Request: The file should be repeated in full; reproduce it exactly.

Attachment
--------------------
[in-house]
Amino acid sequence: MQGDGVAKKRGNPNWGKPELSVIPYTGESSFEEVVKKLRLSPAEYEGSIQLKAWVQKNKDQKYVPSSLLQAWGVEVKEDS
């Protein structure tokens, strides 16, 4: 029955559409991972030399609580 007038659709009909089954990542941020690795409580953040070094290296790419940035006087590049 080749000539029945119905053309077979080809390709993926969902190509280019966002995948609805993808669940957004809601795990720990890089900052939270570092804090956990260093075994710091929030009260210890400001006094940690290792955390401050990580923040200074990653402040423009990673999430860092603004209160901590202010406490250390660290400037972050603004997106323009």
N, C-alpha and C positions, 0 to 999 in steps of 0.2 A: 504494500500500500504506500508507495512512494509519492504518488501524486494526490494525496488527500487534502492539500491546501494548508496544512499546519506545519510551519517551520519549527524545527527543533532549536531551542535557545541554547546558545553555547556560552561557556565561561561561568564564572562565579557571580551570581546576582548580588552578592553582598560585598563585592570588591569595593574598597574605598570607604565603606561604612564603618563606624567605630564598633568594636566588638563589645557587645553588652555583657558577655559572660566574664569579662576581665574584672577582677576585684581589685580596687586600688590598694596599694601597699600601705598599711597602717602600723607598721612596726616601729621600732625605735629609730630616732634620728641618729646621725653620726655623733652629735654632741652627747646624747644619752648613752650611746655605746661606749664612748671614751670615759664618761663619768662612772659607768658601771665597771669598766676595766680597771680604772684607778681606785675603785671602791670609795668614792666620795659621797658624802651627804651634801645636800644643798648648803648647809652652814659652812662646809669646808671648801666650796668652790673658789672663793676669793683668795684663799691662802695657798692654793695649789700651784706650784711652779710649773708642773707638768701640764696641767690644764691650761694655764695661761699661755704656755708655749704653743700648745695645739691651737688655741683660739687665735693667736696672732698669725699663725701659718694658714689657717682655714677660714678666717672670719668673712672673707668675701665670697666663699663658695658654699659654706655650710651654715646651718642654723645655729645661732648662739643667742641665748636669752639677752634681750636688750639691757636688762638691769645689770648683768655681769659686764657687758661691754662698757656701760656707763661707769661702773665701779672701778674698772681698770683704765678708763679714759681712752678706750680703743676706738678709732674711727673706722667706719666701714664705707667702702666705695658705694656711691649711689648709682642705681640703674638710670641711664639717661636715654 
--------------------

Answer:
[in-house]
Amino acid sequence: MQGDGVAKKRGNPNWGKPELSVIPYTGESSFEEVVKKLRLSPAEYEGSIQLKAWVQKNKDQKYVPSSLLQAWGVEVKEDS
């Protein structure tokens, strides 16, 4: 029955559409991972030399609580 007038659709009909089954990542941020690795409580953040070094290296790419940035006087590049 080749000539029945119905053309077979080809390709993926969902190509280019966002995948609805993808669940957004809601795990720990890089900052939270570092804090956990260093075994710091929030009260210890400001006094940690290792955390401050990580923040200074990653402040423009990673999430860092603004209160901590202010406490250390660290400037972050603004997106323009």
N, C-alpha and C positions, 0 to 999 in steps of 0.2 A: 504494500500500500504506500508507495512512494509519492504518488501524486494526490494525496488527500487534502492539500491546501494548508496544512499546519506545519510551519517551520519549527524545527527543533532549536531551542535557545541554547546558545553555547556560552561557556565561561561561568564564572562565579557571580551570581546576582548580588552578592553582598560585598563585592570588591569595593574598597574605598570607604565603606561604612564603618563606624567605630564598633568594636566588638563589645557587645553588652555583657558577655559572660566574664569579662576581665574584672577582677576585684581589685580596687586600688590598694596599694601597699600601705598599711597602717602600723607598721612596726616601729621600732625605735629609730630616732634620728641618729646621725653620726655623733652629735654632741652627747646624747644619752648613752650611746655605746661606749664612748671614751670615759664618761663619768662612772659607768658601771665597771669598766676595766680597771680604772684607778681606785675603785671602791670609795668614792666620795659621797658624802651627804651634801645636800644643798648648803648647809652652814659652812662646809669646808671648801666650796668652790673658789672663793676669793683668795684663799691662802695657798692654793695649789700651784706650784711652779710649773708642773707638768701640764696641767690644764691650761694655764695661761699661755704656755708655749704653743700648745695645739691651737688655741683660739687665735693667736696672732698669725699663725701659718694658714689657717682655714677660714678666717672670719668673712672673707668675701665670697666663699663658695658654699659654706655650710651654715646651718642654723645655729645661732648662739643667742641665748636669752639677752634681750636688750639691757636688762638691769645689770648683768655681769659686764657687758661691754662698757656701760656707763661707769661702773665701779672701778674698772681698770683704765678708763679714759681712752678706750680703743676706738678709732674711727673706722667706719666701714664705707667702702666705695658705694656711691649711689648709682642705681640703674638710670641711664639717661636715654 